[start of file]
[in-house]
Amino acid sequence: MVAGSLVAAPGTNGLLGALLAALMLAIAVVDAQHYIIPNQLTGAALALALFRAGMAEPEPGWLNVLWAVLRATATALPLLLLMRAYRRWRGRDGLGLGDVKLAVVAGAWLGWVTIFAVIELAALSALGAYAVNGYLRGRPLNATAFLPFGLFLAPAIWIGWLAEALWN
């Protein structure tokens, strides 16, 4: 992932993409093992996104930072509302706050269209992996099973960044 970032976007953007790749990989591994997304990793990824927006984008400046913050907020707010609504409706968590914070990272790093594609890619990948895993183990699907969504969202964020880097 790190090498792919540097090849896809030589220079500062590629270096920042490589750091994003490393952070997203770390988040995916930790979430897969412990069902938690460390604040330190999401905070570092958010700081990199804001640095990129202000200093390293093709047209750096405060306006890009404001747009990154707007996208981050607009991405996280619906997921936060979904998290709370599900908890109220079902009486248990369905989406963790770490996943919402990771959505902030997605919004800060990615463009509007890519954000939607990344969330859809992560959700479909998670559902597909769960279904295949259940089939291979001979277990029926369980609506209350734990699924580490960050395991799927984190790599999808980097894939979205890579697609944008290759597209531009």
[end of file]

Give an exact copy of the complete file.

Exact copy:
[in-house]
Amino acid sequence: MVAGSLVAAPGTNGLLGALLAALMLAIAVVDAQHYIIPNQLTGAALALALFRAGMAEPEPGWLNVLWAVLRATATALPLLLLMRAYRRWRGRDGLGLGDVKLAVVAGAWLGWVTIFAVIELAALSALGAYAVNGYLRGRPLNATAFLPFGLFLAPAIWIGWLAEALWN
């Protein structure tokens, strides 16, 4: 992932993409093992996104930072509302706050269209992996099973960044 970032976007953007790749990989591994997304990793990824927006984008400046913050907020707010609504409706968590914070990272790093594609890619990948895993183990699907969504969202964020880097 790190090498792919540097090849896809030589220079500062590629270096920042490589750091994003490393952070997203770390988040995916930790979430897969412990069902938690460390604040330190999401905070570092958010700081990199804001640095990129202000200093390293093709047209750096405060306006890009404001747009990154707007996208981050607009991405996280619906997921936060979904998290709370599900908890109220079902009486248990369905989406963790770490996943919402990771959505902030997605919004800060990615463009509007890519954000939607990344969330859809992560959700479909998670559902597909769960279904295949259940089939291979001979277990029926369980609506209350734990699924580490960050395991799927984190790599999808980097894939979205890579697609944008290759597209531009």